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Van Duzer Chardonnay 1998

Chardonnay from Willamette Valley, Oregon
  • WS87
0% ABV
  • WS85
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0% ABV

Winemaker Notes

Elegant and creamy, this wine shows the true potential of Oregon Chardonnay. Rich, complex aromas of apples, pears and tropical fruit are supported by highlights of vanilla, clove and other spices. The aromas are mirrored in the mouth with full-bodied flavors of pear and tropical fruit and a core of refreshingly tart citrus fruit to provide a crisp, lingering finish.

Critical Acclaim

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WS 87
Wine Spectator
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Van Duzer

Van Duzer

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Van Duzer, Willamette Valley, Oregon
Image of winery
Proprietors Carl and Marilynn Thoma were among the first to choose the foothills at the mouth of the Van Duzer Corridor to create their family estate in 1998, intrigued by the potential of the microclimate and its ability to produce evocative Pinot Noir. Perched atop a knoll surrounded by vines on three sides, the site is situated in the gateway of the Corridor, a deep gap in the Oregon Coastal Range that draws brisk air from the Pacific Ocean into the Willamette Valley. The flagship estate’s 83.7 planted acres are in the direct path of marine winds, and benefit from the cooling gusts that moderate the temperatures over the vineyard, guaranteeing a long, beneficial growing season year after year.

The winery selected a zephyr, the gentle west wind of Greek mythology, as a symbol of the unique climate. According to Greek legend, zephyr and other wind gods were commanded by Aeolus, king of the winds, for which the Eola Hills wine region east of Van Duzer Vineyards is named. Van Duzer Vineyard’s goddess of the west wind, Zephyra, was brought to life by famed illustrator John Martinez. Best known for his fine arts posters depicting classical figures from works of Shakespeare and the opera, Martinez has also created dust covers for a wide range of book publishers. His work can be seen in the collections of the Library of Congress and Museum of Modern Art.

Willamette Valley

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One of Pinot Noir’s most successful New World outposts, the Willamette Valley is the largest and most important AVA in Oregon. With a temperate climate moderated by a Pacific Ocean influence, it is perfect for cool-climate viticulture—warm and dry summers allow for steady, even ripening, and frost is rarely a risk during spring and even winter. Mountain ranges bordering three sides of the valley, particularly the Chehalem Mountains, provide the option for higher-elevation, cooler vineyard sites. The three prominent soil types here create significant differences in wine styles between vineyards and sub-AVAs. The iron-rich, basalt-based Jory volcanic soils found commonly in the Dundee Hills are rich in clay and hold water well; the chalky, sedimentary soils of Ribbon Ridge, Yamhill-Carlton, and McMinnville encourage complex root systems as vines struggle to search for water and minerals. The silty loess found in the Chehalem Mountains, somewhere in between the other two in texture, is fertile and well-draining but erodes easily, creating challenges for growers but necessitating careful vineyard management.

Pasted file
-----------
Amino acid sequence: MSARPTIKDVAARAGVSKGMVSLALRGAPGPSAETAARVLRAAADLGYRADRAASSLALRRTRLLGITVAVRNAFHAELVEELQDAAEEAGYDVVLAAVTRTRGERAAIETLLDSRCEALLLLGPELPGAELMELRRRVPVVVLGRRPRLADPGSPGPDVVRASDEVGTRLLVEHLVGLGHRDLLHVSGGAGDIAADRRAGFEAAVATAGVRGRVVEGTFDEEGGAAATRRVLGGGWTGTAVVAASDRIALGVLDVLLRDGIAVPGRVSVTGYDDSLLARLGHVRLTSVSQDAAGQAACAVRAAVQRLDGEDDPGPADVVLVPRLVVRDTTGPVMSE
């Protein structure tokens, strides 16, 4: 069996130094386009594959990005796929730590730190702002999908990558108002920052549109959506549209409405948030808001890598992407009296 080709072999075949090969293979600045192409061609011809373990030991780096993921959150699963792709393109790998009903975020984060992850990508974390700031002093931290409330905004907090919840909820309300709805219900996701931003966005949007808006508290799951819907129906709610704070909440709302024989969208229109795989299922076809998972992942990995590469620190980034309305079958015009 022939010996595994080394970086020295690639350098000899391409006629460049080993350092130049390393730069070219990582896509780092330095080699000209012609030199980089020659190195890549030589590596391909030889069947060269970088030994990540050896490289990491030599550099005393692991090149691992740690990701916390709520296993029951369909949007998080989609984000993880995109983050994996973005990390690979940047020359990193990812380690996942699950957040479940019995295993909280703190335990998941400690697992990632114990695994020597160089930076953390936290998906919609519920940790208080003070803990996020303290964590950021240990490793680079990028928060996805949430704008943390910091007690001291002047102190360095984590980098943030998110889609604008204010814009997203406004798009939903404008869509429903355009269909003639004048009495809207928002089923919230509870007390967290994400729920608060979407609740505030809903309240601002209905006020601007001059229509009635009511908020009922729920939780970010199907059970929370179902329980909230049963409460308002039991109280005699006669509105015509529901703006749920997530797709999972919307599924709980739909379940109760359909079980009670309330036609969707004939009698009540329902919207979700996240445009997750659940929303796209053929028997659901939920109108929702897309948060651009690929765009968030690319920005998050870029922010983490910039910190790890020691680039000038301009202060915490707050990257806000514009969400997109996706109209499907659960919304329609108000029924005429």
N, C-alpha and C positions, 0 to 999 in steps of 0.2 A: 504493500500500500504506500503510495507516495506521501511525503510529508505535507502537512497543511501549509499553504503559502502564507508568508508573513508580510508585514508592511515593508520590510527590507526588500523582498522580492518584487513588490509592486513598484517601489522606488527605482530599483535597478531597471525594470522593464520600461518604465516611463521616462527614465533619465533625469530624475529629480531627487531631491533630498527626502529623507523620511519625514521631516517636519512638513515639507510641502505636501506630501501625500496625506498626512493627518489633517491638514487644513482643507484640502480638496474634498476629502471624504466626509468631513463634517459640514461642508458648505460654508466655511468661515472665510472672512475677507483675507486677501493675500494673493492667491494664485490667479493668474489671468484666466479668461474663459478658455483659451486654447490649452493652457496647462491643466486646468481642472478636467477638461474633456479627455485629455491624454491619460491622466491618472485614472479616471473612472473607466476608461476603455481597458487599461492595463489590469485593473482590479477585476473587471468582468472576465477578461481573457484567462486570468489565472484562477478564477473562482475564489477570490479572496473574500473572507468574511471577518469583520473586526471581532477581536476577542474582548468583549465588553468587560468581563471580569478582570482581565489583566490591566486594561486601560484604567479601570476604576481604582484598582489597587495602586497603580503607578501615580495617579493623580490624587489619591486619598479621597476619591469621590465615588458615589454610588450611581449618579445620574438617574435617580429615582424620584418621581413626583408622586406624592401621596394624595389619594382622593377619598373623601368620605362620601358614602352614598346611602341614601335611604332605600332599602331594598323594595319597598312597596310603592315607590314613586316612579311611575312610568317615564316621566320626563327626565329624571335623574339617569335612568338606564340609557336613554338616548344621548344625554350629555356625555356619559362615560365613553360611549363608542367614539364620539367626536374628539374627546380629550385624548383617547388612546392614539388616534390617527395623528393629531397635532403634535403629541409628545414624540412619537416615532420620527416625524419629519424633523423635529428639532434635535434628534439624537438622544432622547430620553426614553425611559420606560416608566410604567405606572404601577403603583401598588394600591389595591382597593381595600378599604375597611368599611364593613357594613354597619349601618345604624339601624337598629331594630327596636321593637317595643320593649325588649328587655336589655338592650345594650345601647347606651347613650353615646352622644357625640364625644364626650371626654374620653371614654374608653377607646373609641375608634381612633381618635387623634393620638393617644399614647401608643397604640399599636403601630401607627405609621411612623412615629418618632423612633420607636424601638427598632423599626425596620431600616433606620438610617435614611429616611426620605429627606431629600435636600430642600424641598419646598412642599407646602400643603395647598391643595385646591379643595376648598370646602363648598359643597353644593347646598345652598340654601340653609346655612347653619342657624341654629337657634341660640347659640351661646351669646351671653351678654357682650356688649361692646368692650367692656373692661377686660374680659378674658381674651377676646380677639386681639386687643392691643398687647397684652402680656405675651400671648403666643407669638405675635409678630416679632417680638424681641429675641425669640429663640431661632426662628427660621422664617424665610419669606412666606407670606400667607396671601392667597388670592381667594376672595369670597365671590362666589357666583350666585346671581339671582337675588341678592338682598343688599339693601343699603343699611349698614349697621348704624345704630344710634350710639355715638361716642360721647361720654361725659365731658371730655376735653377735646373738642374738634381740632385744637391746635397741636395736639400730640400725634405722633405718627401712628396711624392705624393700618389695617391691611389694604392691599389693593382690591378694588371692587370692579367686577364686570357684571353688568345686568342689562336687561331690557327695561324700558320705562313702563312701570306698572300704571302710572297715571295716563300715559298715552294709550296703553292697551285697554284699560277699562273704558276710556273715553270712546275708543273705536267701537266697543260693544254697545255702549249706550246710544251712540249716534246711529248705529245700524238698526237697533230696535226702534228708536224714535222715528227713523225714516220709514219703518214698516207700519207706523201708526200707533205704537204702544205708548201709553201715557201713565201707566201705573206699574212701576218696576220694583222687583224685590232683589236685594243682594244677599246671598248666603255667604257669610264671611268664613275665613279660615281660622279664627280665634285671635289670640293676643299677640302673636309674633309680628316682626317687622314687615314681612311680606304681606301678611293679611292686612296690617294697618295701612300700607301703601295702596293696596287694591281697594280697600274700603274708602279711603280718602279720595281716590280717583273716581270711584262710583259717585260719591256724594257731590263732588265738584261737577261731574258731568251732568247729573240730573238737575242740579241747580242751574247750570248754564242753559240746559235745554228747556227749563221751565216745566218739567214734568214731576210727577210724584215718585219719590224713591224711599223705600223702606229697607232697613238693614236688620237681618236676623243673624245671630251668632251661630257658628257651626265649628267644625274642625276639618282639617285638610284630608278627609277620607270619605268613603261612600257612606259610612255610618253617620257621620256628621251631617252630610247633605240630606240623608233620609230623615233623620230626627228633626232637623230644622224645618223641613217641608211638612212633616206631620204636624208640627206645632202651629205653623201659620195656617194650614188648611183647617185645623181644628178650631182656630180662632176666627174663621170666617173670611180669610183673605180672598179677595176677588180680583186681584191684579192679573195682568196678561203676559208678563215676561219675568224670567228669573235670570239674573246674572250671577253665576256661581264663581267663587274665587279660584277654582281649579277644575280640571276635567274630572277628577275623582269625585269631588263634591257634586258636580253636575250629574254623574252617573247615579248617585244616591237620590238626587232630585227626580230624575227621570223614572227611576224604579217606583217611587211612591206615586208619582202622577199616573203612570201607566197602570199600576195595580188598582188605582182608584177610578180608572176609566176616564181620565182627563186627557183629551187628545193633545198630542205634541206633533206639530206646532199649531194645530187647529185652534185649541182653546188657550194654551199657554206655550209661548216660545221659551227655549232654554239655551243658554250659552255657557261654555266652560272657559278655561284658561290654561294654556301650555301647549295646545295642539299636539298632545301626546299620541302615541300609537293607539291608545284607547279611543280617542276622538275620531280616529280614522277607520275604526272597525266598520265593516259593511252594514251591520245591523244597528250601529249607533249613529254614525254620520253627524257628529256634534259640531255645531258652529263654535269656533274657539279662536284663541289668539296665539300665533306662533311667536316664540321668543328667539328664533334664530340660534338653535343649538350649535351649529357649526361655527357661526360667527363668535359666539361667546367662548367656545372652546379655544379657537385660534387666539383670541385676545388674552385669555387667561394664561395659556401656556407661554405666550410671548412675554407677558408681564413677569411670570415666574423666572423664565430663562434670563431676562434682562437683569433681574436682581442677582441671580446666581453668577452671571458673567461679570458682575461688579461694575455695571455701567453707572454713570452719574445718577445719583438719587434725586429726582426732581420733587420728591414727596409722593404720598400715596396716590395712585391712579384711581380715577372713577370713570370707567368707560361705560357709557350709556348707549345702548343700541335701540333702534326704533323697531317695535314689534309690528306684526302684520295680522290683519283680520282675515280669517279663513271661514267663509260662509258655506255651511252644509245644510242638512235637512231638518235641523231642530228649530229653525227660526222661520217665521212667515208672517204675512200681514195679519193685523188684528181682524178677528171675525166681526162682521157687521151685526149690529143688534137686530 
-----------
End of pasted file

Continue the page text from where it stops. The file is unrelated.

The celebrated Pinot Noir of the Willamette Valley typically offers supple red fruit, especially cranberry, without the powerful punch often packed by its California counterparts. Elegance is paramount here, and fruit flavors are balanced by forest floor, wild mushroom, and dried herbs—much more in line with Burgundian examples of the variety. Chardonnay too takes its inspiration from the French motherland, focusing on tart, crisp fruit and minerality, rarely relying upon heavy new oak. Pinot Gris here is fleshy and bright, and Riesling is dry, aromatic, and citrus-focused.

Chardonnay

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One of the most popular and versatile white wine grapes, Chardonnay offers a wide range of flavors and styles depending on where it’s grown and how it’s made. In Burgundy, Chardonnay produces some of the finest white wines in the world, typically tending towards minimal intervention in the winery and at its best resulting in remarkable longevity. This grape is popular throughout the world, but perhaps its second most important home is in California, where both oaky, buttery styles and leaner, European-inspired wines enjoy great popularity. Oregon, Australia, South America, South Africa, and New Zealand are also significant producers of Chardonnay.

In the Glass

When planted on cool sites, Chardonnay’s flavors tend towards grapefruit, green apple, minerals, and white stone fruit, while warmer locations coax out richer, more tropical flavors of fig, melon, and pineapple. Oak can add notes of vanilla, coconut, and spice (as well as texture), while malolactic fermentation can impart soft, buttery acidity.

Perfect Pairings

Chardonnay is as versatile at the table as it is in the vineyard. The crisp, clean, Chablis-like styles go well with simple seafood, light chicken dishes, and salads. Richer Chardonnays marry well with cream or oil-based sauces.

Sommelier Secret

Since the 1990s, big, oaky, buttery Chardonnays from California have enjoyed explosive popularity. More recently, the pendulum has begun to swing in the opposite direction, towards a clean, crisp style that rarely utilizes new oak. These Old-World style wines have been dubbed the “New California Chardonnays,” and anyone who claims they do not like Chardonnay should give them a try.

SWS88128_1998 Item# 10461